China’s bronze culture dates back thousands of years. As known from ancient Chinese literature, sacrificial activities and warfare were top on the agenda of ancient governments. It follows that the flourish and decline of the art of bronze were closely connected with the ritual system adopted by different political entities.
In the early and mid-Shang dynasty, or the Erligang period in archeology, ritual bronzes began to emerge in large numbers. A typical find from the period is the jue, a ritual tripod wine vessel, which, together with the jia, zhi, gu, zun and you, forms a complete wine set that was essential in sacrificial ceremonies performed by the aristocracy. By the late Shang, decorations on bronzes had become more elaborate as typified by the so-called “triple bands”, marking a zenith in bronze casting.
Preference for elaborate decorations such as raised flanges and nipple protrusions continued into the early Western Zhou. Necessitated by modification in rites, wine vessels gave way to containers for food and led to the appearance of new forms such as the pu and yi. By the mid- and late Western Zhou, bronze decorations took a turn for the simple although there were still relatively sumptuous examples.
Used increasingly as funerary objects, ritual bronzes of the Spring and Autumn period are artistically akin to those of the late Western Zhou. The complex rites practiced by a new class of aristocrats in various feudal states were reflected in the complex decorations on the ritual bronzes and musical instruments of the time. A predominant characteristic is the interlaced hydra design. Certain new forms, such as the fu and fou, also became popular during this period.
The Warring States period witnessed parallel development in elaborately decorated and undecorated bronzes, evidencing that some of them were beginning to serve functional rather than ceremonial purposes. A contributing factor is naturally the decline of the aristocratic class. By the Han dynasty, ritual bronzes had remarkably dwindled in number. In their stead,delicately designed bronzes were produced to meet daily needs. The new demand for censers, buckles, weights, staff heads andthe likes, sometimes with gold and silver inlay, was indicative of not just political changes but also advancement in bronze casting for secular purposes. A testimony can be found in the making of bronze mirrors, an item that was highly popular during the Warring States and Han periods. Among bronze mirrors dating from the Tang dynasty, those decorated with auspicious sea monsters and grapes are most notable for their craftsmanship.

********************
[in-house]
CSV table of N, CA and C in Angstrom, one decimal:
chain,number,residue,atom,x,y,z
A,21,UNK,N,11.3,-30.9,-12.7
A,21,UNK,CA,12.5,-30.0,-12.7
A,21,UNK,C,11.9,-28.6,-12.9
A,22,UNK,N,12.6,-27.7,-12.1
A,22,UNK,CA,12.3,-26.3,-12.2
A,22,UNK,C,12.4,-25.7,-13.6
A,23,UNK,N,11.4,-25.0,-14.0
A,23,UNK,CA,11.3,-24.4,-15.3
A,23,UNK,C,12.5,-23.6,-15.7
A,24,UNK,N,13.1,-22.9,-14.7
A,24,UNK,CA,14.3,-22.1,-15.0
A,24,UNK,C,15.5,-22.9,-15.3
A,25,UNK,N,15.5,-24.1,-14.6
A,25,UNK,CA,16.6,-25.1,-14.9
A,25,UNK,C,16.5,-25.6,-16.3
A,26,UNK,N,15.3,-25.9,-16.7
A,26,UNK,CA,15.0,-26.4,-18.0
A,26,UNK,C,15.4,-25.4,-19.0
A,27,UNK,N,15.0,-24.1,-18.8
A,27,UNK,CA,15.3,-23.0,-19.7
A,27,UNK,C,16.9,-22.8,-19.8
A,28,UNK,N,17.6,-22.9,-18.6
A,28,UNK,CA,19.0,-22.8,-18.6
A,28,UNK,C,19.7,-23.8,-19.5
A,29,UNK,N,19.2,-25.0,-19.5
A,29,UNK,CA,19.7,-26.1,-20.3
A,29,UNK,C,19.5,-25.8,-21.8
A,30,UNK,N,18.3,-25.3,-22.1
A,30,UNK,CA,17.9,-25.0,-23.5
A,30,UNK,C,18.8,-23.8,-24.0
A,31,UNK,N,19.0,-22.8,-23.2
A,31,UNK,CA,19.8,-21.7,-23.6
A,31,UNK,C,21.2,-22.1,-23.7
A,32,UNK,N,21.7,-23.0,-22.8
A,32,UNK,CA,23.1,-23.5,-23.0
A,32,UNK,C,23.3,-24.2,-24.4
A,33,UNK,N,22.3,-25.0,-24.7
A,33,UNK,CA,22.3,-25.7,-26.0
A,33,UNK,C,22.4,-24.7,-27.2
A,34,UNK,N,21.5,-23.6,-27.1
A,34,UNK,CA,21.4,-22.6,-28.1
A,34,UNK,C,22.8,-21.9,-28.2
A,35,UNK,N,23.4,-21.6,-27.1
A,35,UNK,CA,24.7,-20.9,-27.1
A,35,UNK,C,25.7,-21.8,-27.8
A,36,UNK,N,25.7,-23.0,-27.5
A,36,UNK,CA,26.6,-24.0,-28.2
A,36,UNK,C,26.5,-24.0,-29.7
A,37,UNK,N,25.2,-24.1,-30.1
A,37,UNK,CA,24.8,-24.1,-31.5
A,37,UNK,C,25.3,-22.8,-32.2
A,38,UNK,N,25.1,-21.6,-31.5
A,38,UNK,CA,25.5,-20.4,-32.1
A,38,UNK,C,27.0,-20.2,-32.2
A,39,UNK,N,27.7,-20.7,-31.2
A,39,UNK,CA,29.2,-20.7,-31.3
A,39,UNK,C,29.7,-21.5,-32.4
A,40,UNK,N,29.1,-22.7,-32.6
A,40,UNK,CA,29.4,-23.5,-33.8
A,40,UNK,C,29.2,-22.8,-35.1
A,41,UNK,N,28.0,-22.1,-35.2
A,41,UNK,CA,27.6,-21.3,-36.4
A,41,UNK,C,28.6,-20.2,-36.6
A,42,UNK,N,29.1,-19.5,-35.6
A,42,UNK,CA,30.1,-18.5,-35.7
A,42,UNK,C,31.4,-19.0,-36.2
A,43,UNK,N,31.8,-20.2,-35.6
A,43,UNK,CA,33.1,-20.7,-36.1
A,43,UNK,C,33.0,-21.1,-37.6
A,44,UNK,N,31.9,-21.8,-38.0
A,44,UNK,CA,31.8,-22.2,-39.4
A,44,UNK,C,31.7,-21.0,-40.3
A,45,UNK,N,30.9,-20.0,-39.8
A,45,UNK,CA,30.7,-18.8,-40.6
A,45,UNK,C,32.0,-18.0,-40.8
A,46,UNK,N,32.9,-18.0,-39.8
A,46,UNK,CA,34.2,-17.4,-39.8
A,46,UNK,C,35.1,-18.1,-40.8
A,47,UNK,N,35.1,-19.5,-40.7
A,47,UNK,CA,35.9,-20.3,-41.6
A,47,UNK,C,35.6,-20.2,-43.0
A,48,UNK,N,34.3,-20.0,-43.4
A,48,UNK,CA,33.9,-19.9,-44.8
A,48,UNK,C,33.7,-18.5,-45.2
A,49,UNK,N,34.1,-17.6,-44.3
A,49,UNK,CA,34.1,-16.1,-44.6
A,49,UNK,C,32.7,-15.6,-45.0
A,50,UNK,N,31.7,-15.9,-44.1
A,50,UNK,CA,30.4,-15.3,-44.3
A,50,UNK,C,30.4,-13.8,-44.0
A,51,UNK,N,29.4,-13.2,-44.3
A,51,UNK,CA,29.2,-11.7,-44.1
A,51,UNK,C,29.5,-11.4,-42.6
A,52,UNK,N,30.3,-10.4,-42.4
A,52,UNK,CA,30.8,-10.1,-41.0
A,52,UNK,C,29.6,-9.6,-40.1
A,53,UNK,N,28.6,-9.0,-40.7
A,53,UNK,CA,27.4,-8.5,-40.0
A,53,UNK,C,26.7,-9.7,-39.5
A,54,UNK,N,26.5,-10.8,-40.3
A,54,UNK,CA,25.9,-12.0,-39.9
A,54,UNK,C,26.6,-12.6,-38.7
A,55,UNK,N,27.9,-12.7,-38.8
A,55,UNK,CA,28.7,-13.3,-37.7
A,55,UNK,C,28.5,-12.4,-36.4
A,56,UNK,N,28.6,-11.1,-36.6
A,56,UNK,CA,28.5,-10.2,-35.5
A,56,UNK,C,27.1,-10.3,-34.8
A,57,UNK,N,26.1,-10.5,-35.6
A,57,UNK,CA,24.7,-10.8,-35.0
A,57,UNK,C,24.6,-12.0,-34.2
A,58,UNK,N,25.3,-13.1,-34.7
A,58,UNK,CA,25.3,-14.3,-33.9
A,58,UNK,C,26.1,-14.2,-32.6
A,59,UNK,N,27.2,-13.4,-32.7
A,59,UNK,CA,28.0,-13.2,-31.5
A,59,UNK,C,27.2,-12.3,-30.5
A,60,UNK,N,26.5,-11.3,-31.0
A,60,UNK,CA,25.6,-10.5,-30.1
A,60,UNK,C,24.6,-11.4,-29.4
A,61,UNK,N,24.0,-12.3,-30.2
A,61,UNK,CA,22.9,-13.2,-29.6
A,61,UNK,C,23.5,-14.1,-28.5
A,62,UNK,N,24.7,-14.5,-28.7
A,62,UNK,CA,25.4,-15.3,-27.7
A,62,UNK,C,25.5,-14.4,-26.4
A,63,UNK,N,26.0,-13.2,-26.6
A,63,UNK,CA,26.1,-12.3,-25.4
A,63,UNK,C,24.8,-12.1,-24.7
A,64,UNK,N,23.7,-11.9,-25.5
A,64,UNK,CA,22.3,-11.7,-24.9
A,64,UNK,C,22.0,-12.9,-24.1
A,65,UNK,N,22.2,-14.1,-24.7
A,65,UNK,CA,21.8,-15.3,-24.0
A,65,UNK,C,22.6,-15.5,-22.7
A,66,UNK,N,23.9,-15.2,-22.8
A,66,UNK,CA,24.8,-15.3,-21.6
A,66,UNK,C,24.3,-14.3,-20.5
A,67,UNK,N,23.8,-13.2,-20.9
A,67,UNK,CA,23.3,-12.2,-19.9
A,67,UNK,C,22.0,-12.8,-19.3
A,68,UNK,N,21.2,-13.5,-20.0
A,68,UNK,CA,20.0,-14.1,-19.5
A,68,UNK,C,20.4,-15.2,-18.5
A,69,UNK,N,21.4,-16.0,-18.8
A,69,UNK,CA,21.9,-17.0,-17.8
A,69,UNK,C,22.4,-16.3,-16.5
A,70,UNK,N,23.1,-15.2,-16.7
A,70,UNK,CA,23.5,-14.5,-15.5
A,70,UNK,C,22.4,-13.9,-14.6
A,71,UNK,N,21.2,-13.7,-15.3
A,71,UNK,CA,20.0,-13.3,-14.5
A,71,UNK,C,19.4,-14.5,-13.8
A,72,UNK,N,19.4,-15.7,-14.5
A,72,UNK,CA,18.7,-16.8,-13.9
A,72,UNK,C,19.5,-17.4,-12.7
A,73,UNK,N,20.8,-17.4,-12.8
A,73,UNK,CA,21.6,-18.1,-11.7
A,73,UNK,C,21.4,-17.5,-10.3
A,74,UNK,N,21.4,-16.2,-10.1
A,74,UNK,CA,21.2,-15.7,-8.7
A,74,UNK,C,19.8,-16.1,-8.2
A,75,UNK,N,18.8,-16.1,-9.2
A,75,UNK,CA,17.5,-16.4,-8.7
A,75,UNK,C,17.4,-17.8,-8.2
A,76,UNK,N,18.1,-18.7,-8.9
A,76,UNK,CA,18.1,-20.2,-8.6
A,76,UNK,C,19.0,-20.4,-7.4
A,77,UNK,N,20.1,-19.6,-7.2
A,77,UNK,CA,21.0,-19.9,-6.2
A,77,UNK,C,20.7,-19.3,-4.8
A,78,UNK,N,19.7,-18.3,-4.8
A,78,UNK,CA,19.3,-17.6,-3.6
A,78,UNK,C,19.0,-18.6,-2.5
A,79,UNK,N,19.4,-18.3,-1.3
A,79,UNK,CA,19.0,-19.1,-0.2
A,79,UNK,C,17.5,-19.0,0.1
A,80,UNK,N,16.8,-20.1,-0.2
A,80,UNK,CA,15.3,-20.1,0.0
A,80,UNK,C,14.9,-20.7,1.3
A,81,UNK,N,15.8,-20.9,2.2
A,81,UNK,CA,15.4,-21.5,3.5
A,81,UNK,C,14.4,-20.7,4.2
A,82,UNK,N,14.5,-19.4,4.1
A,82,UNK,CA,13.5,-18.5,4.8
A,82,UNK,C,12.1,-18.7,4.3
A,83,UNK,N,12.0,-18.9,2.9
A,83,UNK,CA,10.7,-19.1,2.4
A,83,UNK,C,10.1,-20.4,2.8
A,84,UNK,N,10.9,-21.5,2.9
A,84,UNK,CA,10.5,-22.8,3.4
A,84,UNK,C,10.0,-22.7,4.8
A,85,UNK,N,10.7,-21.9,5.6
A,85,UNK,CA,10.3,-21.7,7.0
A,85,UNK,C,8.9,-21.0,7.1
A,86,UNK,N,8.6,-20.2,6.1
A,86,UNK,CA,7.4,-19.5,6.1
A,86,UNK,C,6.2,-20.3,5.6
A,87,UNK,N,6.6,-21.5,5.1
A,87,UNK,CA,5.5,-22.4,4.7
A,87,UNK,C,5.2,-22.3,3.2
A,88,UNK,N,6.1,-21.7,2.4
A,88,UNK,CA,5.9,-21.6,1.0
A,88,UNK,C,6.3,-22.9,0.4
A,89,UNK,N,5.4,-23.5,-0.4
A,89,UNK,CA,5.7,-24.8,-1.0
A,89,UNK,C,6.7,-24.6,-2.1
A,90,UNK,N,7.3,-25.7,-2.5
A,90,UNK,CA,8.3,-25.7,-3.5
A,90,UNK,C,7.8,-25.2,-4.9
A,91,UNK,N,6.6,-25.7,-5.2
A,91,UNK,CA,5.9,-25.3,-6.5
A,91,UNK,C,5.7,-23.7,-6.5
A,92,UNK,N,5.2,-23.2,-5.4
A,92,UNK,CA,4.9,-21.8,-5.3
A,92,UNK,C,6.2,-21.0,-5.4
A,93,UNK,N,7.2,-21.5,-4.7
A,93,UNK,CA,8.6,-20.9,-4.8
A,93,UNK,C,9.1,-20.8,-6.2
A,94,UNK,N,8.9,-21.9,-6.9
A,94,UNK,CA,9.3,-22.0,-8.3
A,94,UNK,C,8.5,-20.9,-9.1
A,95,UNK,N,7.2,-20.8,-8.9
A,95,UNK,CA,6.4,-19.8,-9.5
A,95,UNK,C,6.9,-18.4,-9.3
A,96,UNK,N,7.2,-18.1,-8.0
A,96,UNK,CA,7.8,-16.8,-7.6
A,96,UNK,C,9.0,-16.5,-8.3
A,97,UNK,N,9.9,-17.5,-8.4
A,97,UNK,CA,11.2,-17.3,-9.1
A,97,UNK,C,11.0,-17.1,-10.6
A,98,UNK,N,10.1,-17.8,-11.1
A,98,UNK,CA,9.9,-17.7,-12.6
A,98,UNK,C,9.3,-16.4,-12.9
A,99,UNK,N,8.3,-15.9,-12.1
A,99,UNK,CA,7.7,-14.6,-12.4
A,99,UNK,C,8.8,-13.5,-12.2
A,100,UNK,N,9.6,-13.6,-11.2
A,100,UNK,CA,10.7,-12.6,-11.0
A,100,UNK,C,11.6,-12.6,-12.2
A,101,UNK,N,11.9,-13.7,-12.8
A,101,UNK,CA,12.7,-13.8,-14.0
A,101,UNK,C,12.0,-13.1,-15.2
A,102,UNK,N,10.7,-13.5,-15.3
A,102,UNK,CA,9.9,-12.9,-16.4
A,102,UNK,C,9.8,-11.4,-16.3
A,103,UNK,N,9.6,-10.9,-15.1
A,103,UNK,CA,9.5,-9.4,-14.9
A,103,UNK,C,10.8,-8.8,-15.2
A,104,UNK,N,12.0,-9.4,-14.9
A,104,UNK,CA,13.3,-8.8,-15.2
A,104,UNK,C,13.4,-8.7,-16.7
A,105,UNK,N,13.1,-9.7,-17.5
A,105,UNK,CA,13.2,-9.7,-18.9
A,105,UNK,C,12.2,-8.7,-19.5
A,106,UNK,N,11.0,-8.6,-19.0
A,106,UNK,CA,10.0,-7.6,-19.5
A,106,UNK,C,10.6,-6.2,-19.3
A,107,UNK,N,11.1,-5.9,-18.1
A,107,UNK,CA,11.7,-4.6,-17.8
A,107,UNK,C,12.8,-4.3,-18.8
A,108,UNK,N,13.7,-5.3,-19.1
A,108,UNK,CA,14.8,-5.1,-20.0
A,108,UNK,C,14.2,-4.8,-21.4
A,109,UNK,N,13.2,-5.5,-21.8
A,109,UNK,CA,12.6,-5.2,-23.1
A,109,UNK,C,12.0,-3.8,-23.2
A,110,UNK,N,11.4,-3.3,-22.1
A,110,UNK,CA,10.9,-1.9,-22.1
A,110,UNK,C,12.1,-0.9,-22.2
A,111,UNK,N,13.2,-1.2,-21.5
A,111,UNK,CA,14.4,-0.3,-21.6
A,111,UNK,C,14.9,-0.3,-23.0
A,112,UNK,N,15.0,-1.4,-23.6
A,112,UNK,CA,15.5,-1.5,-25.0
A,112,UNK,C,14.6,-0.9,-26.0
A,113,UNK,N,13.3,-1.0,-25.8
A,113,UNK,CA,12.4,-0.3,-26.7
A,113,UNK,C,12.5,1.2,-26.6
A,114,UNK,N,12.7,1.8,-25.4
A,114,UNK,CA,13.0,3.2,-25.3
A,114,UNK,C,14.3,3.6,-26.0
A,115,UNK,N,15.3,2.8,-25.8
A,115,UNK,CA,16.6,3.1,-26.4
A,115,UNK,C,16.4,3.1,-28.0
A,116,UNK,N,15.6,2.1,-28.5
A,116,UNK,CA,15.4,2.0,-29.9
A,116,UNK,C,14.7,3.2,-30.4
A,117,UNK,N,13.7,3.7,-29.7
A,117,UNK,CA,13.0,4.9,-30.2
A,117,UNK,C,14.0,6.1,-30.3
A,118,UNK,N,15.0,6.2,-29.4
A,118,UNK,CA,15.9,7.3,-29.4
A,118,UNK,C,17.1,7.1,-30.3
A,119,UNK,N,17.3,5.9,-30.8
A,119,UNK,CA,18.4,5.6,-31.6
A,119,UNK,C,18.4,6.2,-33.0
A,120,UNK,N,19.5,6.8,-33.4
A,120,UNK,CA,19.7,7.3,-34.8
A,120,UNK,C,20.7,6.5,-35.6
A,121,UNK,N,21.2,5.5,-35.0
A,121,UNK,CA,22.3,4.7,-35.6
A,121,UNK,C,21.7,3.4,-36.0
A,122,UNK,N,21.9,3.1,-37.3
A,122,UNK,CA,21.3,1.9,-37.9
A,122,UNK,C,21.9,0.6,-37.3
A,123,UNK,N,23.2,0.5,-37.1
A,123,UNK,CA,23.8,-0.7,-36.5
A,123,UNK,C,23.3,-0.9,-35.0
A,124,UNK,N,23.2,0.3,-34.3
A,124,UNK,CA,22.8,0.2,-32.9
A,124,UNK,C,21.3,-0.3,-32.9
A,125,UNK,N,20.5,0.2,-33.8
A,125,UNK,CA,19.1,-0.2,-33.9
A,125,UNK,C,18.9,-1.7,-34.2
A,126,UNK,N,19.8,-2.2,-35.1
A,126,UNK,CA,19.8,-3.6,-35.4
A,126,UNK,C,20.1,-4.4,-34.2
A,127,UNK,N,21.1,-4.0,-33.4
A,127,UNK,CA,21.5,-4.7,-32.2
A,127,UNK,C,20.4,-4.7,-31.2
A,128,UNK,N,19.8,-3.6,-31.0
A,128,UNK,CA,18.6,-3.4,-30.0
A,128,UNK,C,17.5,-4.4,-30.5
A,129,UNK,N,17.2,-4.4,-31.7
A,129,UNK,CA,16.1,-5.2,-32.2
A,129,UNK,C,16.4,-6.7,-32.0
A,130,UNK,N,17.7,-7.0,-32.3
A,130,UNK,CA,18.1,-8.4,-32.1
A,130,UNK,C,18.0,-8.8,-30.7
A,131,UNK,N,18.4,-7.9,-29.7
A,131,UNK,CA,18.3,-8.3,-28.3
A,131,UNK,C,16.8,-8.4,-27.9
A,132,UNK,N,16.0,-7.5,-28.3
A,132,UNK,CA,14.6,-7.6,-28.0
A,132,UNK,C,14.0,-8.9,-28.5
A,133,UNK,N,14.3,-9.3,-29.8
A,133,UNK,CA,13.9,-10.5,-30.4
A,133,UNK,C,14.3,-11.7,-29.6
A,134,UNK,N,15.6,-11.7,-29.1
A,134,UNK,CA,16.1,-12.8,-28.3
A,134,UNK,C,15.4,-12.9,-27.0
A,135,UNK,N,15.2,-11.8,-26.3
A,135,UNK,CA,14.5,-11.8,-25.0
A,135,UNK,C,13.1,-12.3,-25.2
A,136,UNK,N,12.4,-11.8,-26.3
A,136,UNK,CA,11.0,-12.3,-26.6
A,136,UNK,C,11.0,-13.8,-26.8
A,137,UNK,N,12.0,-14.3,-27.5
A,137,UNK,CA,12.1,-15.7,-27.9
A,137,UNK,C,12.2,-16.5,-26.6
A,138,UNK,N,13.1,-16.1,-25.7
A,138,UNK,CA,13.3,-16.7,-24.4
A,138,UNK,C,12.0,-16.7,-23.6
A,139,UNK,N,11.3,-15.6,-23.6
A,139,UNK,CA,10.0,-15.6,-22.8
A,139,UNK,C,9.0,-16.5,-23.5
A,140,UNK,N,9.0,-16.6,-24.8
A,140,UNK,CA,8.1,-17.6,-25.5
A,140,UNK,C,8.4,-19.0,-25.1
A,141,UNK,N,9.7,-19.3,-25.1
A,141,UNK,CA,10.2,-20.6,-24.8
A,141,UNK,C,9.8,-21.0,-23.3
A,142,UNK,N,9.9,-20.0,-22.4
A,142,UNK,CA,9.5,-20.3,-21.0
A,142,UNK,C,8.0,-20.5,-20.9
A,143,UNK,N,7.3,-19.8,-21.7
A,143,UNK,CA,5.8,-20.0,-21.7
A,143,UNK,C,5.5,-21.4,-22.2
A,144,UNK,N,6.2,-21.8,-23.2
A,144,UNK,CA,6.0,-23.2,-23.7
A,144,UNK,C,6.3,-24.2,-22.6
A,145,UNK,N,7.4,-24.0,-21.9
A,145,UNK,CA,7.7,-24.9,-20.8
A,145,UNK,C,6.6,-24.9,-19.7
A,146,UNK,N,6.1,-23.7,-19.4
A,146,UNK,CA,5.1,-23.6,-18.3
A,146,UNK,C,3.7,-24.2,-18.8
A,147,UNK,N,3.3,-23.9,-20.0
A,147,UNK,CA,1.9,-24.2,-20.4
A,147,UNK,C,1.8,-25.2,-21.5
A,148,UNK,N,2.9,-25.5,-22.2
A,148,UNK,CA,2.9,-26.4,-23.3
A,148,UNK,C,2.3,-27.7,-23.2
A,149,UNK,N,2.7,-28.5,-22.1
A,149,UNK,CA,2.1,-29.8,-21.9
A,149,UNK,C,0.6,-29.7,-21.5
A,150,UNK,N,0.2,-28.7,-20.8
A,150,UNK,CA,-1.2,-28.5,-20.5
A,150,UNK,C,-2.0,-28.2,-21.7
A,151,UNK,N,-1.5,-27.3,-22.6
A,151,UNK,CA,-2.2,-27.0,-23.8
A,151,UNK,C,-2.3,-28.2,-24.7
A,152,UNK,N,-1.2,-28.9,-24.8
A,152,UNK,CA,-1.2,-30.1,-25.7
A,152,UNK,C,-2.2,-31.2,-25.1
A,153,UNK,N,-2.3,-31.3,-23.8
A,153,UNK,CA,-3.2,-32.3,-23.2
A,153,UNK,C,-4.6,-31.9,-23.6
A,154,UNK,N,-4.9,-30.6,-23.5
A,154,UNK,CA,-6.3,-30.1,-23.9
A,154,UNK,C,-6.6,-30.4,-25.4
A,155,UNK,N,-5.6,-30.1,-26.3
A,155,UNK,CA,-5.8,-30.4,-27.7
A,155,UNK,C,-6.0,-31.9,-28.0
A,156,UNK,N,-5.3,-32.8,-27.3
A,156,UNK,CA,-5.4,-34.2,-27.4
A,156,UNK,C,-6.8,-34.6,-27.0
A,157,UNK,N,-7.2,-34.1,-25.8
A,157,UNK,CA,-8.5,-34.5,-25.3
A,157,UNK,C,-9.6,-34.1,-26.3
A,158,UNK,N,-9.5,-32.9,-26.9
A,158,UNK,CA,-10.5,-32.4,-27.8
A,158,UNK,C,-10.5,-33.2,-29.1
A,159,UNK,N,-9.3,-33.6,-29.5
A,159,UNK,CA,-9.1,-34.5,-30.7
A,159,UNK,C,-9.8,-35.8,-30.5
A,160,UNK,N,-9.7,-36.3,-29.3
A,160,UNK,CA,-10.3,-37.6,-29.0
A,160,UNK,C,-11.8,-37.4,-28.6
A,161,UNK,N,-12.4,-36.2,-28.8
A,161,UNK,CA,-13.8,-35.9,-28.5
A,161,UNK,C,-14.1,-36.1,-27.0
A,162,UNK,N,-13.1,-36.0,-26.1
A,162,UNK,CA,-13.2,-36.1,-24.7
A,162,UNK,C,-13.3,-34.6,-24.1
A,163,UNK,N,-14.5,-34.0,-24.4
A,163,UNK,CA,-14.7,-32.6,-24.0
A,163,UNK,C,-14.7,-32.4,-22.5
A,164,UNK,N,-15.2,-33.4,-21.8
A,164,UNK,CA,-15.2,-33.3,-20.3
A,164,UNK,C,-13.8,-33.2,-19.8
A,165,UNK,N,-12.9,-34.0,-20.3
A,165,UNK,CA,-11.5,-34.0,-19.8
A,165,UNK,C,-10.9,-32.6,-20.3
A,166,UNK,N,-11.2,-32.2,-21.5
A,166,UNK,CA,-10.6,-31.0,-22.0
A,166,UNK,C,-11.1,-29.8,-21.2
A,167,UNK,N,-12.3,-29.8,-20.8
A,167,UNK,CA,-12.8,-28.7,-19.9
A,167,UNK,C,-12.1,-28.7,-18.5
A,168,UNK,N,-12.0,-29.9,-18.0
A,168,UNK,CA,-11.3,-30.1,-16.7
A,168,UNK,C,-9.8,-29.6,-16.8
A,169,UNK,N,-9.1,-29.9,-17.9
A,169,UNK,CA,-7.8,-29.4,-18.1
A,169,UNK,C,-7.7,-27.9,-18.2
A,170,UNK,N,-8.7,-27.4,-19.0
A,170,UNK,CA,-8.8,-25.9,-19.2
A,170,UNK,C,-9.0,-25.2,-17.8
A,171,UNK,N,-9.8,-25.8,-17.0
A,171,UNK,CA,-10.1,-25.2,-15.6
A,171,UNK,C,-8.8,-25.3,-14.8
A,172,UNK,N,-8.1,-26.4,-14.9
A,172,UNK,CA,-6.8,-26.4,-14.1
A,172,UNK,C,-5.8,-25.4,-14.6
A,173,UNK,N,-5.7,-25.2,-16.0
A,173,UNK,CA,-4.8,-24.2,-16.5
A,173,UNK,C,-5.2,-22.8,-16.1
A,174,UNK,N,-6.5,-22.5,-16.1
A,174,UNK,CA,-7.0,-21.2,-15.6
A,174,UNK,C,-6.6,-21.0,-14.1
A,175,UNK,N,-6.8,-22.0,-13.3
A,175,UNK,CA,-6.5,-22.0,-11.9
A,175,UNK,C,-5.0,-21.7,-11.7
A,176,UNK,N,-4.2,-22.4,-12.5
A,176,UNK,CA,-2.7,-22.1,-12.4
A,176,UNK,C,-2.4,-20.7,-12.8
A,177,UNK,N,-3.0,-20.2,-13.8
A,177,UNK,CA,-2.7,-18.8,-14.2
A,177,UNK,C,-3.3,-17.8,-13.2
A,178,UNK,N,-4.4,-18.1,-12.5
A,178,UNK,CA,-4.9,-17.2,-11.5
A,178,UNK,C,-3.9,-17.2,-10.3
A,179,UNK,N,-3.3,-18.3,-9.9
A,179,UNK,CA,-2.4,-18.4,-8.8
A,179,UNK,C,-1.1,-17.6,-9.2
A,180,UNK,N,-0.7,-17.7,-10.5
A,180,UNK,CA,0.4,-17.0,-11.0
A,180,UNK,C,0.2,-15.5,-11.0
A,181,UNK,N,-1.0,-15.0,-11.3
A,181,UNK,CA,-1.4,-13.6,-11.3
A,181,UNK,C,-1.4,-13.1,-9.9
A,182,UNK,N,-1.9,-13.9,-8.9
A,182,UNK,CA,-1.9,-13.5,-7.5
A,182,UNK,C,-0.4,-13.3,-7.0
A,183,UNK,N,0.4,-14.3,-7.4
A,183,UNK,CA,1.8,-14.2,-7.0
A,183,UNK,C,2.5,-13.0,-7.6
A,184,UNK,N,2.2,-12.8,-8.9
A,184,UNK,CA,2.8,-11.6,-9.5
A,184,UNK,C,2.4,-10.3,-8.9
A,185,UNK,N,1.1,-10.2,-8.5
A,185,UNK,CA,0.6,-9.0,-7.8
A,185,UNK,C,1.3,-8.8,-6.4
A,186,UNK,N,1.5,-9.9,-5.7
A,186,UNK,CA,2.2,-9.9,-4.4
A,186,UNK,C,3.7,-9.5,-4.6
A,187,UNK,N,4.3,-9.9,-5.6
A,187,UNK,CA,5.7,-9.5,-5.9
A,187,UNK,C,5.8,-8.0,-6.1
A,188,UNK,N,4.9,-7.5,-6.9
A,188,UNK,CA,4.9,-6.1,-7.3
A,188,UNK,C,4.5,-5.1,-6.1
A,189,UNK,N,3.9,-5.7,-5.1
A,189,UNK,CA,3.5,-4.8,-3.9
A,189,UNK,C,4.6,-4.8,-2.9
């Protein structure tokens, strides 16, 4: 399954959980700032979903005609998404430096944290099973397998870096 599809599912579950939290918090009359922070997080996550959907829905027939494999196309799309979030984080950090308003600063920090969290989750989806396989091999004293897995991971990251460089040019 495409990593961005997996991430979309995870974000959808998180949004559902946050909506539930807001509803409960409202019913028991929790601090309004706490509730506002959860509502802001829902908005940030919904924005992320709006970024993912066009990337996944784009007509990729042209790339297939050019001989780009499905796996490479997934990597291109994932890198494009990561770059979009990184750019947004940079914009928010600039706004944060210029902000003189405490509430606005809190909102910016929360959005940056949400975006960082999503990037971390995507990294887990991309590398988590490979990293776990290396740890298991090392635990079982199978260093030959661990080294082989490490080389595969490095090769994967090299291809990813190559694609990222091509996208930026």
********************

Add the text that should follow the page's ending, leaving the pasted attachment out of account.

With warfare came the bronze chariots, harnesses and weapons. In ancient times, as emblems of the owner’s aristocratic origins, weapons were produced with state-of-the-art techniques such as openwork and inlay for exuberance. Hence, more than just weapons, these were indispensable ritual bronzes for any army. Wars were waged in so different a fashion from ours that chariots, harnesses and combat weapons formed an important category in bronze culture. By the Warring States and Qin-Han periods, with chariots exiting the scene, it was infantries and cavalries armed with crossbows that determined the outcome of a war.
The bronze culture of the Pre-Qin period encompasses the making of not only bronzes but also gold and silver ware. Culturally speaking, informed also by far-away exotic regions, the bronze culture of China Proper actually embodied Chinese culture over a vast area and a long period of time. Utilitarian as well as artistic, Chinese bronzes are remarkable works of art and technology and are at the same relics of immense historical and cultural importance.
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